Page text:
Spring Rains & What to watch for in your landscape

The warm spring rains still have not stopped for more than a day or two. Pollinators have not always been able to do their job (remember that hand pollination with a q-tip can work great!). Fungal infections will be more pronounced this year in both deciduous and coniferous trees, especially if growing from clayey soil. As nice as this extra water is for snowpack and aquifers, responding excess plant growth will be weaker than normal and more susceptible to pathogens, heat events of summer, and winter storms. As we move into summer, remember that drought for plants is one week without water; a higher water table might keep the soil moist in some areas, just be aware you need to start checking for soil moisture content where roots are after one week of non-sufficient precipitation when wondering if the trees have had enough water to sustain them through a continuing dry spell. Heat makes it harder for trees to draw up water especially from clayey soil, even more so as the soil begins to dry out. When seasonal heat starts building daily trends into the 80’s (Fahrenheit), time is right to let trees and woody shrubs grow until cooler times of the autumn allow for faster sealing of pruning wounds. Moth and Beetle adults will be about until early summer looking for places to lay eggs, sometimes a stressed tree already oozing resinous secretions; keep an eye out for them on or near your valued trees. Try to hand-eradicate tent caterpillars and other nuisance insect species before they impact tree health or proactively call a sprayer. Be aware that I have been hearing that people are having a hard time finding a tree sprayer working in this area. (Please let me know if you recommend one in particular.)  Any early leaf fall caused by a pathogen should be cleaned up and incinerated if possible. Clearance and mitigation work should continue as needed. Mosquitoes and flies will be happy this year; try to find stagnant water where they might be breeding. Hammocks can be hung on trees well by using tree straps, which are basically wide webbing loops which avoid tree injury. Additionally, using a guy line(s) from near the same point as the hammock anchor to a point opposite the load will help greatly in relieving strain on smaller tree stems. Oh, one last thing, please tell someone in charge immediately if you see a larger than normal hornet.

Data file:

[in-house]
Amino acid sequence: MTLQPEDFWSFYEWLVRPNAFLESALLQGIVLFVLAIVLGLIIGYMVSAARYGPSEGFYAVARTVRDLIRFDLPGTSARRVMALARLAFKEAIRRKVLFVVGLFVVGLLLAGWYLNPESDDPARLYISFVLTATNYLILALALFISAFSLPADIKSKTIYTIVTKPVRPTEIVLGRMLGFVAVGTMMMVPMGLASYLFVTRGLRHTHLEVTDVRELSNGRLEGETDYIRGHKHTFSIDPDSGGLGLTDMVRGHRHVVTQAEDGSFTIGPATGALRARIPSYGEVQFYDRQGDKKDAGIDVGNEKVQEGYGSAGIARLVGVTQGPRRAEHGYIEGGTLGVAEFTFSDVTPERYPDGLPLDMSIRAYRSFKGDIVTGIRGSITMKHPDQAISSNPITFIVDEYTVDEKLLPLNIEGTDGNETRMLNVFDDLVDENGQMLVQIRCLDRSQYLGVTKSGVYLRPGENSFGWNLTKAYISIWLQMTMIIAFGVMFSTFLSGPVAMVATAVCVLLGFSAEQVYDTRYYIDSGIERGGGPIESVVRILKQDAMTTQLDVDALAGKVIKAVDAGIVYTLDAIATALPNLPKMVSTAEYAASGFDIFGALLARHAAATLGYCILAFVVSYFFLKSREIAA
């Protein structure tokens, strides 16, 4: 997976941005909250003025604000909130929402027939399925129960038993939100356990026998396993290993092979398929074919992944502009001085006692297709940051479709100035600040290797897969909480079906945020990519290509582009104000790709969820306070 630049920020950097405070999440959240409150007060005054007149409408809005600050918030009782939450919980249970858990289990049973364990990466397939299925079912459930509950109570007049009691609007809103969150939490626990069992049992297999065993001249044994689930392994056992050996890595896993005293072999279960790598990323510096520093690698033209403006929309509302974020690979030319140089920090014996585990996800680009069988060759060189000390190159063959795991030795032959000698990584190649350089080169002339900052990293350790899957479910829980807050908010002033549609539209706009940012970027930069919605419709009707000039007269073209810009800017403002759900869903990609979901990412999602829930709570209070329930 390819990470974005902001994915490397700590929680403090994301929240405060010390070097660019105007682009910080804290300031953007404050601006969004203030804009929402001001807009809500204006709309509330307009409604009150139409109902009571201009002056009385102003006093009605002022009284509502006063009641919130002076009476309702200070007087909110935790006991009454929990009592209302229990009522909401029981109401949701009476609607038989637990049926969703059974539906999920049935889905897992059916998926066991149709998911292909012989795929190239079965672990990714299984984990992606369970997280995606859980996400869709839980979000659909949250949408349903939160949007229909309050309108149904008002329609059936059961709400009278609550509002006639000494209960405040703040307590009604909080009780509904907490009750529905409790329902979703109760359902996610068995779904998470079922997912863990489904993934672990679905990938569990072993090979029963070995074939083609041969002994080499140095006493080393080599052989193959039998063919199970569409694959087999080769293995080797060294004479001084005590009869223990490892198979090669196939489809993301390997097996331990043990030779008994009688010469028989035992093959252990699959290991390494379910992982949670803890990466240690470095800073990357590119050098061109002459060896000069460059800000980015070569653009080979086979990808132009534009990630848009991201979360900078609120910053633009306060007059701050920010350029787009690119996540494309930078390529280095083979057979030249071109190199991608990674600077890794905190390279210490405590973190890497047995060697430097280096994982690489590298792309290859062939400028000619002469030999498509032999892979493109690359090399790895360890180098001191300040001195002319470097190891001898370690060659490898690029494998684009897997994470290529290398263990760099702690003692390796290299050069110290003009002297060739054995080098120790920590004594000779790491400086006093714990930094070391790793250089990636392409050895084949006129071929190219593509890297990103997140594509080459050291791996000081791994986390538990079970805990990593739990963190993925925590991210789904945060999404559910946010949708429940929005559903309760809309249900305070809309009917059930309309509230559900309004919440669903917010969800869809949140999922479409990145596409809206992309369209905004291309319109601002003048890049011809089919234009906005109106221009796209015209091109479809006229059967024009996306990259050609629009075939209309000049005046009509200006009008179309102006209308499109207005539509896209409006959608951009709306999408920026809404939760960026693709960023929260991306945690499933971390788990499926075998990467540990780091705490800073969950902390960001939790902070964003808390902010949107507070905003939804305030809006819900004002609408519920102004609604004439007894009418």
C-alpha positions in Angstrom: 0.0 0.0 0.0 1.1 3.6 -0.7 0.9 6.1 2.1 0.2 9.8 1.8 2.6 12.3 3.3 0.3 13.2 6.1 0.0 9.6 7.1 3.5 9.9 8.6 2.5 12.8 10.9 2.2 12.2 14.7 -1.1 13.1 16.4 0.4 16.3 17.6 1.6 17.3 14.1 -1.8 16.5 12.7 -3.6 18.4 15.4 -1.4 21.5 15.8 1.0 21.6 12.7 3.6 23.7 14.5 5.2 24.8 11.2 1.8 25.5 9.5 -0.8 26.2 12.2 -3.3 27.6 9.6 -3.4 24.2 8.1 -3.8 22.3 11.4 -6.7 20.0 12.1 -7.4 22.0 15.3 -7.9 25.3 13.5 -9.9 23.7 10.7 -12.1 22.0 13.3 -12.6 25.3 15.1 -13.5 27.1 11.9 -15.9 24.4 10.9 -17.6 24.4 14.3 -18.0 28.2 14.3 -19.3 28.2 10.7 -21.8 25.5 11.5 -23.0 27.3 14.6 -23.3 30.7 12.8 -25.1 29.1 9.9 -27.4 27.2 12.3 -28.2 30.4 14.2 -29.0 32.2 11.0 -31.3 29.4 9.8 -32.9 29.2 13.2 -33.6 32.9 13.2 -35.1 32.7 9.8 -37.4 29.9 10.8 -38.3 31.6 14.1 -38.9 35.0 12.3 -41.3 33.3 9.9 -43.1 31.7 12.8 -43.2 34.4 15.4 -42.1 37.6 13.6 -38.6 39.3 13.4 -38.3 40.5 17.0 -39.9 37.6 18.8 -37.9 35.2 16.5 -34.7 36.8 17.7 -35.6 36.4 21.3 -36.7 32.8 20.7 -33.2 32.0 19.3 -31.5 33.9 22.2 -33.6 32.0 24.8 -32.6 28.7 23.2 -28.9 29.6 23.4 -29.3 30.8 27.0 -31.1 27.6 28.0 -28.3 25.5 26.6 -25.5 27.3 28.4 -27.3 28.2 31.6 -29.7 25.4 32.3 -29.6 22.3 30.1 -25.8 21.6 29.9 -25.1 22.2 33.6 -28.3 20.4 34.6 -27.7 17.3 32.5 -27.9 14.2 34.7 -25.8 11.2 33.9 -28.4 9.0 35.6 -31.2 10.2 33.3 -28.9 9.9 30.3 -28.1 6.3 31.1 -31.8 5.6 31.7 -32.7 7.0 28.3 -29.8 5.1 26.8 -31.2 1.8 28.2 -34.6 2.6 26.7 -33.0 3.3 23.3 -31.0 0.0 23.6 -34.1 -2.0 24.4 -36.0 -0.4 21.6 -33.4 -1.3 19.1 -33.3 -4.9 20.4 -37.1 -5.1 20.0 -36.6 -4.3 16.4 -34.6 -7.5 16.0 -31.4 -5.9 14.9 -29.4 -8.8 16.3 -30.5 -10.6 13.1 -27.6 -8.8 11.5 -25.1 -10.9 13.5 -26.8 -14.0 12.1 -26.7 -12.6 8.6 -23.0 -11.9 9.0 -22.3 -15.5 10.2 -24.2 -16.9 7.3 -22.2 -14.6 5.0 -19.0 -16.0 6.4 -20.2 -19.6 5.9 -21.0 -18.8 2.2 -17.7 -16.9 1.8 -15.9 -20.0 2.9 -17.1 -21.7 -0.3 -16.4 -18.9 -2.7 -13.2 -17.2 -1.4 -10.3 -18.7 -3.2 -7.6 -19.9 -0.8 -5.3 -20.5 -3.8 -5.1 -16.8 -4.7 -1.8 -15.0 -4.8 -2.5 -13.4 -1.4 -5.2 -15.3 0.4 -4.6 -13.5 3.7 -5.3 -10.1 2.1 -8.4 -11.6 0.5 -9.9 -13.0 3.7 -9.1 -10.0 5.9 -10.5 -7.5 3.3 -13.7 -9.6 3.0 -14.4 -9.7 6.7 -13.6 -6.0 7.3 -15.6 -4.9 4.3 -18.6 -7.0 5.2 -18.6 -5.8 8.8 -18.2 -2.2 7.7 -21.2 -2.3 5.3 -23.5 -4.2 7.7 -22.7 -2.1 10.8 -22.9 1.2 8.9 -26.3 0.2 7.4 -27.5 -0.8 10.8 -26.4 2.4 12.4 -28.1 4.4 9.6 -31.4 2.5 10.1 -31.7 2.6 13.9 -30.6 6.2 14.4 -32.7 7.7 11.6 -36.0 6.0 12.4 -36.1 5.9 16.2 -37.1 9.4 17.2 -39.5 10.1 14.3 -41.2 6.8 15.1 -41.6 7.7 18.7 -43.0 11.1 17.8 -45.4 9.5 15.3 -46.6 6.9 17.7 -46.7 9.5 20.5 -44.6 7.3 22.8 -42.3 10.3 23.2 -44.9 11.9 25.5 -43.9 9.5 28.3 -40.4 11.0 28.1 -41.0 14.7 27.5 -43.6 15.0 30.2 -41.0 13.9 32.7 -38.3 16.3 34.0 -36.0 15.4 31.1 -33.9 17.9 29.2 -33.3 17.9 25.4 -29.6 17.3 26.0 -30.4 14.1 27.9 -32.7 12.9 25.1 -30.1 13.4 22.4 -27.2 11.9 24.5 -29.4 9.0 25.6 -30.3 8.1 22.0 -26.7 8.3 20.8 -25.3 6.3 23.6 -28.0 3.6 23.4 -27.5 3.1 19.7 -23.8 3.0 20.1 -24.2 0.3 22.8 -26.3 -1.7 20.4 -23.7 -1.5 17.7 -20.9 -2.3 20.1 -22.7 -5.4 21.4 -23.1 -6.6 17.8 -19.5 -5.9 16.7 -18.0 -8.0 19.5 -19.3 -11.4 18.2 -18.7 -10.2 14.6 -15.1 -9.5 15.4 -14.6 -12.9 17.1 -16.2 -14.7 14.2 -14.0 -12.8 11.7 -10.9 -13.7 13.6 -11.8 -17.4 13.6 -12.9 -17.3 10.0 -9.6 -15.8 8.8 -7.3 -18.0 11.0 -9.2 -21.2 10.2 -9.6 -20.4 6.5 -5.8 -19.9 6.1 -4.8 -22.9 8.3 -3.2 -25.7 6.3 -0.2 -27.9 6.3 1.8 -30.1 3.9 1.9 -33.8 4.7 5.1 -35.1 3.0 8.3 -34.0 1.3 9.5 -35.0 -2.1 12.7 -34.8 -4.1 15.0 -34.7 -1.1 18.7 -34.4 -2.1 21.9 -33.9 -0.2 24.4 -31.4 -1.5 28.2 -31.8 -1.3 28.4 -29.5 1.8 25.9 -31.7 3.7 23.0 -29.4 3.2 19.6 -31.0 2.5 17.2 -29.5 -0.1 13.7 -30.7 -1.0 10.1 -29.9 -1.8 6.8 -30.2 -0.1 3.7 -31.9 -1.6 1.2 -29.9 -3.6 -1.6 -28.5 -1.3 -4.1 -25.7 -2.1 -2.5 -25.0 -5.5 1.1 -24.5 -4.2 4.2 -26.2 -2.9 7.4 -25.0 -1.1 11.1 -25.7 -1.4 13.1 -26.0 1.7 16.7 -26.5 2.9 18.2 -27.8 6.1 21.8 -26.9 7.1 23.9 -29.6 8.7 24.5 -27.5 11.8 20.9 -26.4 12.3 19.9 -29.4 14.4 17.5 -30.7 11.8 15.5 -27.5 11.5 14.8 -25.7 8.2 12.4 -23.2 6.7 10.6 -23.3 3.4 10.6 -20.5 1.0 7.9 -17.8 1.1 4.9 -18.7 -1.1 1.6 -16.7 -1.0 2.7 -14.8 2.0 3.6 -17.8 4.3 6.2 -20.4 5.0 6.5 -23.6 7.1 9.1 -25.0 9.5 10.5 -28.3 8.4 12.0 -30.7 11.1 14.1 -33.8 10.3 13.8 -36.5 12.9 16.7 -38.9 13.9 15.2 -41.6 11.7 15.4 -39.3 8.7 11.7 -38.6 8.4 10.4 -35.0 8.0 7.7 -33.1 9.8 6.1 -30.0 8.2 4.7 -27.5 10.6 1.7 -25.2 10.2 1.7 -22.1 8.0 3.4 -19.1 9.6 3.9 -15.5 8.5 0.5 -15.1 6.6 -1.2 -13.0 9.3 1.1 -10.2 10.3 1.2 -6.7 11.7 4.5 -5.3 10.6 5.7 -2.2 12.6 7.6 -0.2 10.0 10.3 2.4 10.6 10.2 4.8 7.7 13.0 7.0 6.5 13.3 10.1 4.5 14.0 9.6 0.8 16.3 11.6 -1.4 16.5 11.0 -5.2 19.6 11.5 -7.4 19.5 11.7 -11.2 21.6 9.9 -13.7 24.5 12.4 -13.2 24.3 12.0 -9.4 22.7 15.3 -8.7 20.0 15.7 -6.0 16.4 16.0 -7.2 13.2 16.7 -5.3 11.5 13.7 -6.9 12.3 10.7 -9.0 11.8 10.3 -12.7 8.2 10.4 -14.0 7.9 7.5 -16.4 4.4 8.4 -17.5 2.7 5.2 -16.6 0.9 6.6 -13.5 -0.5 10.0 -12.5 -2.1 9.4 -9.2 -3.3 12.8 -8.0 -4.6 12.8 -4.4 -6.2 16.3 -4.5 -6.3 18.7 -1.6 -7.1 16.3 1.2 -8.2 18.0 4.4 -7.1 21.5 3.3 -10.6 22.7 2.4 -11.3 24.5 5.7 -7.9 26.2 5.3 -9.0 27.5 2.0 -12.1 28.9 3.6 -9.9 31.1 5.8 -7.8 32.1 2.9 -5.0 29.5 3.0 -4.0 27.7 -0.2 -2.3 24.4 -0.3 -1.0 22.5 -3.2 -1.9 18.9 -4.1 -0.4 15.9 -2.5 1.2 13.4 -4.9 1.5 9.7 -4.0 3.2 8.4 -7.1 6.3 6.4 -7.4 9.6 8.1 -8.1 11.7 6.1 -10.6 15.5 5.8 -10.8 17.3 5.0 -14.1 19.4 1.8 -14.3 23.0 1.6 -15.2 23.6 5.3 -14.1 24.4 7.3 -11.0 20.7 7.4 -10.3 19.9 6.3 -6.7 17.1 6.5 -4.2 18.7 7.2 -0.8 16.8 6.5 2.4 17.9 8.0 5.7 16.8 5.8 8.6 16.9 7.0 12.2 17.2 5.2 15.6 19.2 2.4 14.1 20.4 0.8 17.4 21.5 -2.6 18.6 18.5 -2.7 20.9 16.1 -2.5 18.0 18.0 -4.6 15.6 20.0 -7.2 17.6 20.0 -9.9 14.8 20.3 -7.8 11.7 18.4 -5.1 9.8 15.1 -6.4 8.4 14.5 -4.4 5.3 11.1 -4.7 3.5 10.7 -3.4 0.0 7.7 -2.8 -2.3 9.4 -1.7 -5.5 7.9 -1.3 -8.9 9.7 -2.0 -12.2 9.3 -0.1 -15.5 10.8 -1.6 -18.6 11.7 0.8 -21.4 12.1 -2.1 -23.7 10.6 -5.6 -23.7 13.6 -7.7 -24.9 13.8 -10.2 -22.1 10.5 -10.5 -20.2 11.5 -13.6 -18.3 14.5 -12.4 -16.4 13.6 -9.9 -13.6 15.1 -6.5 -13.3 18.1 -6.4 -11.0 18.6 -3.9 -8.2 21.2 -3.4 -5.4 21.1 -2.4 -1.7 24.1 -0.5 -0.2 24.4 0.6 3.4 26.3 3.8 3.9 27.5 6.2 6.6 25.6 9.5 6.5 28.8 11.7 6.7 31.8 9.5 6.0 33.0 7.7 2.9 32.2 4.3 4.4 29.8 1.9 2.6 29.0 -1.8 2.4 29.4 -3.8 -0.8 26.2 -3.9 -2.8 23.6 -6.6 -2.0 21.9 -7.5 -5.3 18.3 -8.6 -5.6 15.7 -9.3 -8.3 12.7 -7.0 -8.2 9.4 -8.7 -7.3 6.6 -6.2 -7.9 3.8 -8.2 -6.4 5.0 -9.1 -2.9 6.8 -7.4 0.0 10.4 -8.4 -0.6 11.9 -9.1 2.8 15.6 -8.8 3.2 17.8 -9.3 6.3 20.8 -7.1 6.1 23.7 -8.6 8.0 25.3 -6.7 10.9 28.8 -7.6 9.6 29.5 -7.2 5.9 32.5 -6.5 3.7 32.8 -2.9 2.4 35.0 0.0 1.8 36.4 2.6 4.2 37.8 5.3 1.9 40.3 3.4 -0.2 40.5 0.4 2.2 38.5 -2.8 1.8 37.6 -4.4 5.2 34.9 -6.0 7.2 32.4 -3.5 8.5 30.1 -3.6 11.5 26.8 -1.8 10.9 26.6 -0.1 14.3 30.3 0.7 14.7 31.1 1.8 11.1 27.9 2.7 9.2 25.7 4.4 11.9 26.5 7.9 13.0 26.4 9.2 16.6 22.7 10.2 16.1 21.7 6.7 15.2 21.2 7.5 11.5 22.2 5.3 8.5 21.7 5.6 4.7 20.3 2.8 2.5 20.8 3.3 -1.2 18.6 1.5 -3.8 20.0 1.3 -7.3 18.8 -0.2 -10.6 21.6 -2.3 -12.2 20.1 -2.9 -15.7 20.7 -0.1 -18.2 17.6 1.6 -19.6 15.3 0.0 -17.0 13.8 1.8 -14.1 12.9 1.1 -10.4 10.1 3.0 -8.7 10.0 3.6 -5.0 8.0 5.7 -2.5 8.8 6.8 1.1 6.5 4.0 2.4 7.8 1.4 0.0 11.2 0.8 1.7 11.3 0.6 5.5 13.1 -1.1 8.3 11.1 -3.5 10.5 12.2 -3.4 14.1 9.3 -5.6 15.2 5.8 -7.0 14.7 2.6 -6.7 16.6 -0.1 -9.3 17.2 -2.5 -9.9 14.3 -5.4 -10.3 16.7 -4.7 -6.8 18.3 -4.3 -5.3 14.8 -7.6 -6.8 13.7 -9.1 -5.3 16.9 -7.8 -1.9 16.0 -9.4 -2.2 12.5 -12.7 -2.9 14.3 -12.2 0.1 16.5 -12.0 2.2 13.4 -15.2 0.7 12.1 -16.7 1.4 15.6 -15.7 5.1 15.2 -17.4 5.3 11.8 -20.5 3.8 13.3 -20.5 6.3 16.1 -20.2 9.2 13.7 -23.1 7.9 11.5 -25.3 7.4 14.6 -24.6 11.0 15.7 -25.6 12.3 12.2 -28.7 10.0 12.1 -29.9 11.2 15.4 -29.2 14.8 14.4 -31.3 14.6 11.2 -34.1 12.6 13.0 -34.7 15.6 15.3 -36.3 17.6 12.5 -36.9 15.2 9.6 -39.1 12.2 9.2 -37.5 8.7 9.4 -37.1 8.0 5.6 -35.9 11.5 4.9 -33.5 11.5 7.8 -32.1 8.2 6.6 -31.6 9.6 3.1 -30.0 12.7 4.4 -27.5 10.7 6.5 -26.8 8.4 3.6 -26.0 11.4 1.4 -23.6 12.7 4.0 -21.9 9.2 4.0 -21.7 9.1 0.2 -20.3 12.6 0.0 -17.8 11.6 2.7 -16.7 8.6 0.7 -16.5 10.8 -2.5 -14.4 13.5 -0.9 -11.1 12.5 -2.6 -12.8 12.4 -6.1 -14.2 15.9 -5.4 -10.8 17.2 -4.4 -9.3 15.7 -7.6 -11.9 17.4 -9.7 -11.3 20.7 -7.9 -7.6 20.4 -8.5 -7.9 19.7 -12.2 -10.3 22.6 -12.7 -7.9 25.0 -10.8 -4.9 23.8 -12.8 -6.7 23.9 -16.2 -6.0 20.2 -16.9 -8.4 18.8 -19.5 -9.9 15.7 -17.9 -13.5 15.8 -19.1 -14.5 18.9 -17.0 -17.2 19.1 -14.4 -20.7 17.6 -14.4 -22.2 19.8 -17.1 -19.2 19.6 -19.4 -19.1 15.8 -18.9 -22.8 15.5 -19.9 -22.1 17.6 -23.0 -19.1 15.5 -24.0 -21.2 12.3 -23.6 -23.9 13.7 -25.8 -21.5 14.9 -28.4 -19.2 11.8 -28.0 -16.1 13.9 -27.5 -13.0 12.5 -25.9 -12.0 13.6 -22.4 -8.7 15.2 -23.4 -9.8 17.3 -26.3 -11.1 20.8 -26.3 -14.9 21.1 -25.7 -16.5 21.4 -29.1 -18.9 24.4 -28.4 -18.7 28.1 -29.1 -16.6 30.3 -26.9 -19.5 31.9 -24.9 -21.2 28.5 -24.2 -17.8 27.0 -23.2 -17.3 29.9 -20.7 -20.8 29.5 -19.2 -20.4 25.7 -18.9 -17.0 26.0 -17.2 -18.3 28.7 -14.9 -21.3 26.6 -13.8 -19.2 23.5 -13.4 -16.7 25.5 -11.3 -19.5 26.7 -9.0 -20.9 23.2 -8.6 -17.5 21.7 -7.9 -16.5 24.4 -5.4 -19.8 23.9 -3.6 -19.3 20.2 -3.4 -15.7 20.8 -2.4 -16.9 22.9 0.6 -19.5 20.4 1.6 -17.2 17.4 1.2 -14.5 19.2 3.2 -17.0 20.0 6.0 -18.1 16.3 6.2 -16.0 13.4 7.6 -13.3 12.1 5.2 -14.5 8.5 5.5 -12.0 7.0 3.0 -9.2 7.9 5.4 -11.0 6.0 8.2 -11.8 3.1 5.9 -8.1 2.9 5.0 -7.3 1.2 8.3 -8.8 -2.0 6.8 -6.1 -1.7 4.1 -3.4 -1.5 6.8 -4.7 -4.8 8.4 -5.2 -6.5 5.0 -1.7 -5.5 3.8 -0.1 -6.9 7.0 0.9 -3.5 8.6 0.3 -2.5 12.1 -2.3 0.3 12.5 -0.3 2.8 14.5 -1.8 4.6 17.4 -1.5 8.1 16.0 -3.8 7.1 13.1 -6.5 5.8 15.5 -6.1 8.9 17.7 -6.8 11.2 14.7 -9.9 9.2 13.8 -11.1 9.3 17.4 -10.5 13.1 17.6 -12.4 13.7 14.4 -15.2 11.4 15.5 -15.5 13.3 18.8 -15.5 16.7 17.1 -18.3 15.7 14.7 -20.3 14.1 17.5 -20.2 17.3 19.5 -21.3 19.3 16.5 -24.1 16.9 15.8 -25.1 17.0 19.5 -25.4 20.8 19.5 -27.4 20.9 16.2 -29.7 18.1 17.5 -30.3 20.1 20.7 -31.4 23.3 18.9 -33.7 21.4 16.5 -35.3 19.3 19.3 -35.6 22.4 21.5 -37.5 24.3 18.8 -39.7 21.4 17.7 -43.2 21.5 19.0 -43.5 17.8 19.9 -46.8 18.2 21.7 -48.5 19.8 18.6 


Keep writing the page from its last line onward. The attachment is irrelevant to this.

Yours in Trees,

Sal

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